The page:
|By Noozhawk Obituaries Desk |
|Monday, 10 March 2008 |
Everyone’s best friend, Bill Cooper burst through the gates of heaven on Saturday, March 8, at the age of 54. Bill was a humble and gifted man who devoted his life to Christ; our painful loss is heaven’s joyful gain.
Bill Cooper is survived by his wife, Judy, daughter Tracy and son Grant, and countless people in the community who called him their friend. (Cooper family photo)
Bill was born March 23, 1953, to William and Marion Cooper of Orinda. As a child, his love for the outdoors and God’s creations was enriched through scouting. Having earned Eagle Scout at the age of 13, his qualities of love and devotion were evident early in life. This gentle giant was a wrestler in high school, graduating from Miramonte High School in 1971. Bill’s parents proudly watched his artistic gifts blossom into the design of homes and buildings as he graduated from Cal Poly, San Luis Obispo, with a Bachelor’s degree in architecture in 1976. He went on to grace Santa Barbara and Ventura counties with creative architectural designs for 25 years.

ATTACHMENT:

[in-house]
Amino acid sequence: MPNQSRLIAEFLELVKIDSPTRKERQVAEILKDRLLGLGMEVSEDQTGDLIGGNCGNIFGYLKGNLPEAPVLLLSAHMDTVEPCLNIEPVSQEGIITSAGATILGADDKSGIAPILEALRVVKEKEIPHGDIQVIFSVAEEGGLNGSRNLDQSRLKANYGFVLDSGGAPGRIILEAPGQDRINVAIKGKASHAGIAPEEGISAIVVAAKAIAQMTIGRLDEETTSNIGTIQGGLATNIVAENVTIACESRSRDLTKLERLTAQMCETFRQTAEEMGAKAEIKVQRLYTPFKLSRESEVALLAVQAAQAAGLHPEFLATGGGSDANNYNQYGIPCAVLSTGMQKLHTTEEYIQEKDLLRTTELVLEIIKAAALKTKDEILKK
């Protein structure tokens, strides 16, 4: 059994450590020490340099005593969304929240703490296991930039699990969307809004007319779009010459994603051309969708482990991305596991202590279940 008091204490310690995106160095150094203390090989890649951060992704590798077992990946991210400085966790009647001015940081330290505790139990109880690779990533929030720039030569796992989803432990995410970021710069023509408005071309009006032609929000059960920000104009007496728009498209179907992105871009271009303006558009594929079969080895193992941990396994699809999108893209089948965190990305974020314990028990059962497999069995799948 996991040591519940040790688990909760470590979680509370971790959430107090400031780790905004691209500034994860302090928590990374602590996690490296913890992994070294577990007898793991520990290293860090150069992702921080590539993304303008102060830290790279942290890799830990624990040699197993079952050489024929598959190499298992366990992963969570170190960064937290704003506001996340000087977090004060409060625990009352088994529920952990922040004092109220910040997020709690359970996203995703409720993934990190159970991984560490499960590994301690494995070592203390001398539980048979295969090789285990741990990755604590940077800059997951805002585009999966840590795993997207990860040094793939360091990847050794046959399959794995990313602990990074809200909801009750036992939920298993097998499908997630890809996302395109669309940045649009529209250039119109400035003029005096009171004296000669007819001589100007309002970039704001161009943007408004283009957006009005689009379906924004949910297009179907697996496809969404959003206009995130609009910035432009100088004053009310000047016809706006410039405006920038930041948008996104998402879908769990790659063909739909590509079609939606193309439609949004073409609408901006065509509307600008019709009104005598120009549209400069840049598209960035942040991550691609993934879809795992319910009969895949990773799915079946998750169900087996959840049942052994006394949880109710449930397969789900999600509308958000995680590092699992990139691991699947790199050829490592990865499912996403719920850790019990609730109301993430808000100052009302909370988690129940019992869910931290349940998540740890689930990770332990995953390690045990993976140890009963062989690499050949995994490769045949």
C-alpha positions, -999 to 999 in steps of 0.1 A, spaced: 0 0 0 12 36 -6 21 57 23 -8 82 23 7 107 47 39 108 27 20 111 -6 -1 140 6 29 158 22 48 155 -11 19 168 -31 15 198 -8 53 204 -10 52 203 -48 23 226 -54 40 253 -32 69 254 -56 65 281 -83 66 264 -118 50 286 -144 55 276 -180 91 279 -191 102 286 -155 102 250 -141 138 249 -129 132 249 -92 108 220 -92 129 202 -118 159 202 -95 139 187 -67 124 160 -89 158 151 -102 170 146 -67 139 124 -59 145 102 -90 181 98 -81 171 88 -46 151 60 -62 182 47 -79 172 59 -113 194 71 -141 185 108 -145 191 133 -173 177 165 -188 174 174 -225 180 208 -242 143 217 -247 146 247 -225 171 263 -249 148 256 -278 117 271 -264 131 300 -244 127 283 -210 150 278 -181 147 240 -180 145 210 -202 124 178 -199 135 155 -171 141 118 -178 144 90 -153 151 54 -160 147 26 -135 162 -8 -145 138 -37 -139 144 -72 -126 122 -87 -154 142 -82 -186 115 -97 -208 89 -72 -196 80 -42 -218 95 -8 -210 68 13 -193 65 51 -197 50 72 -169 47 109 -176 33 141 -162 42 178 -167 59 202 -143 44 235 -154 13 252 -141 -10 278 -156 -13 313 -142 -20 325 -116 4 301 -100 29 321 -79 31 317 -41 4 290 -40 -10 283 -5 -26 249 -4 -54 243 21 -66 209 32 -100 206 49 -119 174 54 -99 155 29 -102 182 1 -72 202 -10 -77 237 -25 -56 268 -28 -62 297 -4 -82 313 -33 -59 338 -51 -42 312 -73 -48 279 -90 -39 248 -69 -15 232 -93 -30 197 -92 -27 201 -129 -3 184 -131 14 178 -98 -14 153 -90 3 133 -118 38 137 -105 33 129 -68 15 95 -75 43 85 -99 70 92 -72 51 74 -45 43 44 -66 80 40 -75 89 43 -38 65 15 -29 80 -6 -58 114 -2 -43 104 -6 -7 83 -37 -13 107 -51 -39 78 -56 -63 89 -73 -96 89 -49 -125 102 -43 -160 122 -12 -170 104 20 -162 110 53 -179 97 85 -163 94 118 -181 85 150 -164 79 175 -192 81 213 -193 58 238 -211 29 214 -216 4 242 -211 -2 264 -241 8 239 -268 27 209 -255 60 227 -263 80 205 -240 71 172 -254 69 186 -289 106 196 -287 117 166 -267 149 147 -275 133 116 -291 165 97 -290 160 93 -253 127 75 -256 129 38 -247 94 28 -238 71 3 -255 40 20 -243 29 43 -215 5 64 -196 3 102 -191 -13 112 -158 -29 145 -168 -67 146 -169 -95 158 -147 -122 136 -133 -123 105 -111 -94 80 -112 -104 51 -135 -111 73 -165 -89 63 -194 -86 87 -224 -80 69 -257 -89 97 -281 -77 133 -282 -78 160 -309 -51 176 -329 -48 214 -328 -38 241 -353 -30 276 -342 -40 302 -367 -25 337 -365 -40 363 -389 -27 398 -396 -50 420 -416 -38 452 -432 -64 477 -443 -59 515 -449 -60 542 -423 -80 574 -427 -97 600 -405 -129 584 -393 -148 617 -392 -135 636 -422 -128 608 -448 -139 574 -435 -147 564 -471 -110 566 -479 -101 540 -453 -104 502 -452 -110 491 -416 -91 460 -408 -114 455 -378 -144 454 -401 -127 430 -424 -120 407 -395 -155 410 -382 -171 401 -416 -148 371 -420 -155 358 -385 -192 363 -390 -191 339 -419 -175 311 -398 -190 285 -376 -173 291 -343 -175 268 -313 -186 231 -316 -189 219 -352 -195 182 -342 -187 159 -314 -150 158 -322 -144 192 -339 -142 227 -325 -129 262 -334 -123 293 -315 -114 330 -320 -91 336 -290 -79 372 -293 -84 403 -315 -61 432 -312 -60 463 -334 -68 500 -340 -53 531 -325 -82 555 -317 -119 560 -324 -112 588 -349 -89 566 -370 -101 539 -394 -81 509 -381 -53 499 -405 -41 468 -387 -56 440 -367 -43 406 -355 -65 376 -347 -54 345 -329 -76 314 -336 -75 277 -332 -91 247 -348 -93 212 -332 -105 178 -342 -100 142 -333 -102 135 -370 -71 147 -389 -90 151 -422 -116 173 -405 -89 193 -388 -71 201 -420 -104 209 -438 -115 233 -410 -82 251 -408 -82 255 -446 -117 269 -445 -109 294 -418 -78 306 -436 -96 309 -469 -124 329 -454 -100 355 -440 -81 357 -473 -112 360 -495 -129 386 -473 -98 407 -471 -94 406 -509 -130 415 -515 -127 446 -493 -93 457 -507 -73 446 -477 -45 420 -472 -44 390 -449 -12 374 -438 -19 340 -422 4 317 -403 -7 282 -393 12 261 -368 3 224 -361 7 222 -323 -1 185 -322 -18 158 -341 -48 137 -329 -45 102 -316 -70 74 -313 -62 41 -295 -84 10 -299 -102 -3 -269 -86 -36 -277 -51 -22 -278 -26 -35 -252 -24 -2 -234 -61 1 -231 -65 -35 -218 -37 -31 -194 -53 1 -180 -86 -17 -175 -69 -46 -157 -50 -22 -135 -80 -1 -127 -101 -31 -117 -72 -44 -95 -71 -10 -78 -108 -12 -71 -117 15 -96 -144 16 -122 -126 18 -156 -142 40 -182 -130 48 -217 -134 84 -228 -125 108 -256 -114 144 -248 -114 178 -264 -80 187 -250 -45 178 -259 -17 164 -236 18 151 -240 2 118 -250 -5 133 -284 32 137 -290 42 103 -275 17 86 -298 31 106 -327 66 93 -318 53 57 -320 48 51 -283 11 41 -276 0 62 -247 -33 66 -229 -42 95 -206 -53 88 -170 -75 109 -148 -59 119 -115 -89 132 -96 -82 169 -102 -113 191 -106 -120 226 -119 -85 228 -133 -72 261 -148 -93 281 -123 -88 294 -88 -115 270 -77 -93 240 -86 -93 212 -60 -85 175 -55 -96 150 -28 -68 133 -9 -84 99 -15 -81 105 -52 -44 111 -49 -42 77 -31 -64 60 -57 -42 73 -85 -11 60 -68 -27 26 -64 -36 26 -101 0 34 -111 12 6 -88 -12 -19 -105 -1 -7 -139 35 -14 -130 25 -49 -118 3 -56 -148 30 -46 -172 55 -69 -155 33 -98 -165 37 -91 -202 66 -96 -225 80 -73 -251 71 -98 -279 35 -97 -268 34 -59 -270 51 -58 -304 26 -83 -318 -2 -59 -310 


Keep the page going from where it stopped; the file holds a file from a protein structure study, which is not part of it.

While a student at Cal Poly, Bill made the defining decision of his life; he responded to the Gospel and committed his life to Jesus Christ. This remained the focus throughout his life and was the source of all his loving deeds. His life was like a magnificent building, with his Christian faith as the foundation.
Bill married Judy Schock, the love of his life, in July 1980. For the past 27 years, he has been the epitome of a loving husband and devoted father to his family. Bill, a.k.a. Laughing Bear, has been a beloved friend to many and a valued member of the Carpinteria/Santa Barbara communities. He poured his energy into El Montecito Presbyterian Church, Boy Scouts, Rotary and more.
Left behind are treasures of his beautiful photographs, which are vivid memories of his travels. Through his photos, Bill’s family continues to cherish their time in Hawaii, France and at Philmont Scout Ranch in New Mexico. His photos taken in Okinawa, Japan, have immortalized his father’s memories of serving in World War II. Bill’s landscapes of Carpinteria have captured the beauty of his beloved town.